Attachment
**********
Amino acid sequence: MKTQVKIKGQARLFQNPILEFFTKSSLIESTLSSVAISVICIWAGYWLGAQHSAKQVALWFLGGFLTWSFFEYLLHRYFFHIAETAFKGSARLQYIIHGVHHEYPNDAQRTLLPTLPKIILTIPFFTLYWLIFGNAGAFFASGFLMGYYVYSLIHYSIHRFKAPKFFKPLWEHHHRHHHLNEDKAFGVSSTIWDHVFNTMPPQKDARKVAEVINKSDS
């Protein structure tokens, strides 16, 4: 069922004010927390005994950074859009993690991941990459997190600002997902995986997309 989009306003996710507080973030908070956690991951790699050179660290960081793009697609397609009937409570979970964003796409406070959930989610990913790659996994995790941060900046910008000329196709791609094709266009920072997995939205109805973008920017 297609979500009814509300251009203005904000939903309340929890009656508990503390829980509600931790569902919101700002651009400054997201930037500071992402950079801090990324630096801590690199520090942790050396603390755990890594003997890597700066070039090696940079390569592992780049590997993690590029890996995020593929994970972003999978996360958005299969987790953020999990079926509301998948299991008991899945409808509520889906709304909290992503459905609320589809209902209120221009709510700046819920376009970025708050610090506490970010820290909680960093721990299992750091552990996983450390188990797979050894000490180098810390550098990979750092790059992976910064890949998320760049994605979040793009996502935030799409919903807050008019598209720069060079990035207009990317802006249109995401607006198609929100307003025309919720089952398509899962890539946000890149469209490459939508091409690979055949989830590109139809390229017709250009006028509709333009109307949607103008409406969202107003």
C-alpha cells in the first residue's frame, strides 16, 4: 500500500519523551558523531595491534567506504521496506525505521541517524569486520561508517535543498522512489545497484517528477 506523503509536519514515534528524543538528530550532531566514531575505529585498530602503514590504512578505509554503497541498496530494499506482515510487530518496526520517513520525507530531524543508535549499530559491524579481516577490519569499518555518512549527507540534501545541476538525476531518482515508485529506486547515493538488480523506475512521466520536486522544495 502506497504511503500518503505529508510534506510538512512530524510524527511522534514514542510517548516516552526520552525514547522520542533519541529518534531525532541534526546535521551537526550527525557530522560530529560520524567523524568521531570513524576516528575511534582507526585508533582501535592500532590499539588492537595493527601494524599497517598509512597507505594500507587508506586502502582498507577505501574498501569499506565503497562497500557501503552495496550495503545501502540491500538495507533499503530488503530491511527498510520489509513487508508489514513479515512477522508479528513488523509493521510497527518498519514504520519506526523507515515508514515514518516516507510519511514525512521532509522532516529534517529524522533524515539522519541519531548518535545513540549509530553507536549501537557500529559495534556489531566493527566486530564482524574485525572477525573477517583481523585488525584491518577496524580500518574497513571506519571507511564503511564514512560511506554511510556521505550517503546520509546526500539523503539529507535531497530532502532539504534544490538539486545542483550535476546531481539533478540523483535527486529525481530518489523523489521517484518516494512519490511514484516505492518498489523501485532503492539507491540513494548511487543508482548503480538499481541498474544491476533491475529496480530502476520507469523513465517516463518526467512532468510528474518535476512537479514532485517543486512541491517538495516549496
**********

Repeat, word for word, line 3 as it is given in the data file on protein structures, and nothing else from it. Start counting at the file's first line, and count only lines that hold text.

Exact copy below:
C-alpha cells in the first residue's frame, strides 16, 4: 500500500519523551558523531595491534567506504521496506525505521541517524569486520561508517535543498522512489545497484517528477 506523503509536519514515534528524543538528530550532531566514531575505529585498530602503514590504512578505509554503497541498496530494499506482515510487530518496526520517513520525507530531524543508535549499530559491524579481516577490519569499518555518512549527507540534501545541476538525476531518482515508485529506486547515493538488480523506475512521466520536486522544495 502506497504511503500518503505529508510534506510538512512530524510524527511522534514514542510517548516516552526520552525514547522520542533519541529518534531525532541534526546535521551537526550527525557530522560530529560520524567523524568521531570513524576516528575511534582507526585508533582501535592500532590499539588492537595493527601494524599497517598509512597507505594500507587508506586502502582498507577505501574498501569499506565503497562497500557501503552495496550495503545501502540491500538495507533499503530488503530491511527498510520489509513487508508489514513479515512477522508479528513488523509493521510497527518498519514504520519506526523507515515508514515514518516516507510519511514525512521532509522532516529534517529524522533524515539522519541519531548518535545513540549509530553507536549501537557500529559495534556489531566493527566486530564482524574485525572477525573477517583481523585488525584491518577496524580500518574497513571506519571507511564503511564514512560511506554511510556521505550517503546520509546526500539523503539529507535531497530532502532539504534544490538539486545542483550535476546531481539533478540523483535527486529525481530518489523523489521517484518516494512519490511514484516505492518498489523501485532503492539507491540513494548511487543508482548503480538499481541498474544491476533491475529496480530502476520507469523513465517516463518526467512532468510528474518535476512537479514532485517543486512541491517538495516549496